Earlier this month, in the case of New Jersey Dep’t of Environmental Protection (NJDEP) v. Navillus Group, Docket No. A-4726-13T3 (N.J. App. Div. Jan. 14, 2016), the Appellate Division of the Superior Court of New Jersey determined that there was insufficient evidence on summary judgment to hold the principal of a company personally liable for part of a $2 million judgment in an action brought pursuant to the New Jersey Spill Compensation and Control Act, N.J.S.A. 58:10-23.11, et seq. (the “Spill Act”) to recover costs expended by the State to clean up a contaminated property in Franklin Township owned by Jim Sullivan, Inc. The court also reversed the trial court’s finding of liability against the defendants under a theory of unjust enrichment.
The case involves two family-owned companies. In 1999, the Navillus Group, a general partnership composed of the children of James Sullivan, Jr. purchased tax sale certificates for the former Accutherm Inc. site in Franklin Township for the purpose of taking ownership of the property through foreclosure, although the company apparently did so with a check written from an account in the name of Jim Sullivan, Inc., a corporation in which the same Sullivan siblings were shareholders or employees. Approximately one year after the foreclosure, Navillus conveyed the property to Jim Sullivan, Inc. for $1.00.
On summary judgment, the trial court found Navillus, Jim Sullivan, Inc. and the Sullivan siblings, as general partners of Navillus, all liable under the Spill Act for the costs of remediation and for unjust enrichment. The trial court also pierced the corporate veil of Jim Sullivan, Inc. and additionally held patriarch James Sullivan, Jr. personally liable, finding that there had been a comingling of assets based solely on the assumption that funds from Jim Sullivan, Inc. were used to purchase the tax certificates. The Sullivan defendants appealed on several grounds, and the appellate court upheld the judgment under the Spill Act as to all of the defendants except James Sullivan, Jr., but reversed the finding of liability under the claim of unjust enrichment.
In its analysis of the veil-piercing issue, the Appellate Court invoked the New Jersey Supreme Court’s 1983 ruling in State, Dep’t of Envtl. Prot. v. Ventron Corp., 468 A.2d 150 (N.J. 1983), which held that the doctrine of piercing the veil is used to prevent a corporation from being used to “perpetrate fraud, to accomplish a crime, or otherwise to evade the law,” or when an individual uses the corporation as an alter ego and abuses the corporate form in order to advance his own personal interests. In the case before it, the Court found that there was insufficient undisputed evidence on the record to support the trial court’s summary judgment decision to pierce the corporate veil under these principles. First, there was no positive evidence that a check from James Sullivan, Inc. was used to purchase the tax certificates, as this was merely an assumption made by James Sullivan III while testifying at trial. Moreover, even if James Sullivan, Inc. had purchase the certifications, the court held that “[w]riting a check for another entity on one occasion, during the more than twenty-year existence of Jim Sullivan, Inc., hardly demonstrates a pattern of comingling assets that might serve as a foundation for piercing the veil.” Finally, the court found no evidence that the transfer of the property from Navillus to Jim Sullivan, Inc., or the later distribution of other assets from the corporation, were done with an intent to evade liability.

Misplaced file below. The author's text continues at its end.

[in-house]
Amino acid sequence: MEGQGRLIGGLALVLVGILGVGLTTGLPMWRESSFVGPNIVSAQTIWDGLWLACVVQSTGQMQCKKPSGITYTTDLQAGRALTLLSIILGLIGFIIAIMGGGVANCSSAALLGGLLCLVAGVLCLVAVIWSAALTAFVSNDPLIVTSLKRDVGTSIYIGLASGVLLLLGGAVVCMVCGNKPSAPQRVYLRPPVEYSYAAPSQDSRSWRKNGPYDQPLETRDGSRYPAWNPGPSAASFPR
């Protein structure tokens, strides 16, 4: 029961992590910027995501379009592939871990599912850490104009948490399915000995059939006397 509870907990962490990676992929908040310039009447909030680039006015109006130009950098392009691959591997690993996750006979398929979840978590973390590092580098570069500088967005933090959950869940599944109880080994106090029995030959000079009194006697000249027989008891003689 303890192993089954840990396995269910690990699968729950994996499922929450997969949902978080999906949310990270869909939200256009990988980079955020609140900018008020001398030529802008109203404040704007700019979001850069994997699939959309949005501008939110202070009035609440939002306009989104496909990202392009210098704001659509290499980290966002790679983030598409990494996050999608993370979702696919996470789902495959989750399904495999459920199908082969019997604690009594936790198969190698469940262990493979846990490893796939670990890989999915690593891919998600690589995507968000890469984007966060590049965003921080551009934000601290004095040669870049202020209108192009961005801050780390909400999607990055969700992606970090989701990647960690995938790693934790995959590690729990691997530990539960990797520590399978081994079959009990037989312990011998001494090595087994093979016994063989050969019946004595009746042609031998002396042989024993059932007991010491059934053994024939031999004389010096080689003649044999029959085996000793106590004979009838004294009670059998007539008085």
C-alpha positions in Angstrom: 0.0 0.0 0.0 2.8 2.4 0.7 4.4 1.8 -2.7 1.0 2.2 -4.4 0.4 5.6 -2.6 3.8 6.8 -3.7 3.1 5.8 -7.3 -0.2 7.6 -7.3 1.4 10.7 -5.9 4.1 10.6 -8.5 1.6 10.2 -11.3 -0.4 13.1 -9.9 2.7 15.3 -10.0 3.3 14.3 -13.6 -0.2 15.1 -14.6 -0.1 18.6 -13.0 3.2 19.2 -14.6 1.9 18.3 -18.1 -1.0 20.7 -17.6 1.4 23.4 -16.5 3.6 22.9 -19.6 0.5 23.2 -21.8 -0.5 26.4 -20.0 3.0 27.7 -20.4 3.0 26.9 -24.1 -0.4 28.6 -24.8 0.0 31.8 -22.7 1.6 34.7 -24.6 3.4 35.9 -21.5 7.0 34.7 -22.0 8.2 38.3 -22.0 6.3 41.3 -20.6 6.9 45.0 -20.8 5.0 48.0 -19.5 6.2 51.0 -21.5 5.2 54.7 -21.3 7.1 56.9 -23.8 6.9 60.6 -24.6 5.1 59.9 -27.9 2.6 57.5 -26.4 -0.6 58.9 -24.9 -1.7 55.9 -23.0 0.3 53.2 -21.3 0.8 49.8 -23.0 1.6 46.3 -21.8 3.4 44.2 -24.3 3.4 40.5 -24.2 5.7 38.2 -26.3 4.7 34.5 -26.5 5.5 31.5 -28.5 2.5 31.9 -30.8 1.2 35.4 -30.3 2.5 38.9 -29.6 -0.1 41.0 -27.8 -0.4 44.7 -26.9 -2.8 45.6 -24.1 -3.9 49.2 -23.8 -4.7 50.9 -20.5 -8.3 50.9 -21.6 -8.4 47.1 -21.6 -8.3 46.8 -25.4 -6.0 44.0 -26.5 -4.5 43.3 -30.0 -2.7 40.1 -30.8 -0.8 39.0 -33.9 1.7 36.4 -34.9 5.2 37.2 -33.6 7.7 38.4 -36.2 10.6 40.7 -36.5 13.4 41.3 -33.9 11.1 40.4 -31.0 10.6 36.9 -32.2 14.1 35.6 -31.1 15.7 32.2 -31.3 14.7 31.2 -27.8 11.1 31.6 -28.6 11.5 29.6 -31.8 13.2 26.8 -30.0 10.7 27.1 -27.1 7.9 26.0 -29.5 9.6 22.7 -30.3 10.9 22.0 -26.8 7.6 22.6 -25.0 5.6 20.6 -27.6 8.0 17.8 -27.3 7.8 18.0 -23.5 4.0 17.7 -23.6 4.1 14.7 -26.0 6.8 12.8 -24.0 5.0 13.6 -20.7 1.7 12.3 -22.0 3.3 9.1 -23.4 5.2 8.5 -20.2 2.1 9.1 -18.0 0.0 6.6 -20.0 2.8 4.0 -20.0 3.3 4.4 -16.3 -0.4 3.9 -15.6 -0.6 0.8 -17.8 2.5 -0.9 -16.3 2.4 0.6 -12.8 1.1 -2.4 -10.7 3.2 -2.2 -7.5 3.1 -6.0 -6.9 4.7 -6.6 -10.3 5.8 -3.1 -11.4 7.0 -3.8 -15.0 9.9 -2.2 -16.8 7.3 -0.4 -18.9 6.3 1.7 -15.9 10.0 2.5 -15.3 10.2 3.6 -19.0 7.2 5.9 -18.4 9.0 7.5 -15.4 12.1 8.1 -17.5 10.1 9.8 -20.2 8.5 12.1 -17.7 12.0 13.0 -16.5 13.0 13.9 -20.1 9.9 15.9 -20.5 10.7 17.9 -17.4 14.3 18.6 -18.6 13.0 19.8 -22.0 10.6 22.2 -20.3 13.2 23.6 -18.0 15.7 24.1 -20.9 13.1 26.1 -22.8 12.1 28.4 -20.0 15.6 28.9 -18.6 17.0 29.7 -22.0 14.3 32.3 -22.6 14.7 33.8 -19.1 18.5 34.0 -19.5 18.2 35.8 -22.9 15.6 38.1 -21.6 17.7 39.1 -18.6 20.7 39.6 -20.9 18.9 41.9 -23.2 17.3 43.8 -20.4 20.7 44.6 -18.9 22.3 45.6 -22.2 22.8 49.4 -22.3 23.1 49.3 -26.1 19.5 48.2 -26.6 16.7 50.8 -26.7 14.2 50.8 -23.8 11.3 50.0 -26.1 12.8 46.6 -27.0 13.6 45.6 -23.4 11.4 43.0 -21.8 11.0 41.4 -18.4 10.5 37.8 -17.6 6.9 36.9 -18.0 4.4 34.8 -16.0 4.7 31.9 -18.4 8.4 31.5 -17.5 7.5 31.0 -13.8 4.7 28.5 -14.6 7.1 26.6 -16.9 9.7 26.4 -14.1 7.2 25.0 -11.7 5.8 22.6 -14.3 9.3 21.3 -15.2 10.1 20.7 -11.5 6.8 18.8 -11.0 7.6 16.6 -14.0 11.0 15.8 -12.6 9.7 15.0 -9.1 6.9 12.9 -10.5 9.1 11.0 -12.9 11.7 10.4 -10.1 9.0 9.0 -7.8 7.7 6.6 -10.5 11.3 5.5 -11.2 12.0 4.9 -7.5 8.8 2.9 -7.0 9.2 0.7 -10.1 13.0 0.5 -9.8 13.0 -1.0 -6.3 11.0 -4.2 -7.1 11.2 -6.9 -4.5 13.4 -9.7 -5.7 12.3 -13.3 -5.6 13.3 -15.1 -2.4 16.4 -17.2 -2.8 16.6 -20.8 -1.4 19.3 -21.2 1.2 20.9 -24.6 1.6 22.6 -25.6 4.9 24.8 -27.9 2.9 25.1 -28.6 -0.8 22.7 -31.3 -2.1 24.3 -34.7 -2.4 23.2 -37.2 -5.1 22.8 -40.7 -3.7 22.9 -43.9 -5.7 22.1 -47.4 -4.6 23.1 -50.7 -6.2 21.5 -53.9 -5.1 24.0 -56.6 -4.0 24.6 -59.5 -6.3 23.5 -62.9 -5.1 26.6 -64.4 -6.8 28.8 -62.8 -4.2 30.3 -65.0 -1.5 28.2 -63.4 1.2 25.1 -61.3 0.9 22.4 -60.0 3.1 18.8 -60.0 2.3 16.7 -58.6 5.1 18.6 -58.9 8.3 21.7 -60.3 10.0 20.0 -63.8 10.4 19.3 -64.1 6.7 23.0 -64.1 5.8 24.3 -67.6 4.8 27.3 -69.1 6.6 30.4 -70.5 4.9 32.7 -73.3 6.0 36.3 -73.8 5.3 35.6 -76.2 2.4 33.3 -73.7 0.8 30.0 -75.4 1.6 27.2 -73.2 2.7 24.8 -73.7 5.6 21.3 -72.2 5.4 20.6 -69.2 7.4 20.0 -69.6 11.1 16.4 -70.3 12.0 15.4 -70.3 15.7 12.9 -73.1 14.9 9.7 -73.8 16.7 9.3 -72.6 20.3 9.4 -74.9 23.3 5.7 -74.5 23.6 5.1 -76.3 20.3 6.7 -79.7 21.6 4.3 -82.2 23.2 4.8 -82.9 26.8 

On the issue of the unjust enrichment claim, the court also found that there was insufficient evidence on the record to support the trial court’s decision. The doctrine of unjust enrichment is an equitable principle that a person shall not be allowed to unjustly enrich himself at the expense of another. But the court found that the NJDEP did not present any proof that the property’s cleanup increased the property’s value or made it any more marketable. In assuming the theory of unjust enrichment liability was even applicable to Spill Act cases, the court said it “fail[ed] to discern how the individual Sullivan defendants, who never individually owned the site, were enriched by its cleanup.” Further, the court found, “neither the parties nor the trial court addressed how James Sullivan Inc. was enriched.”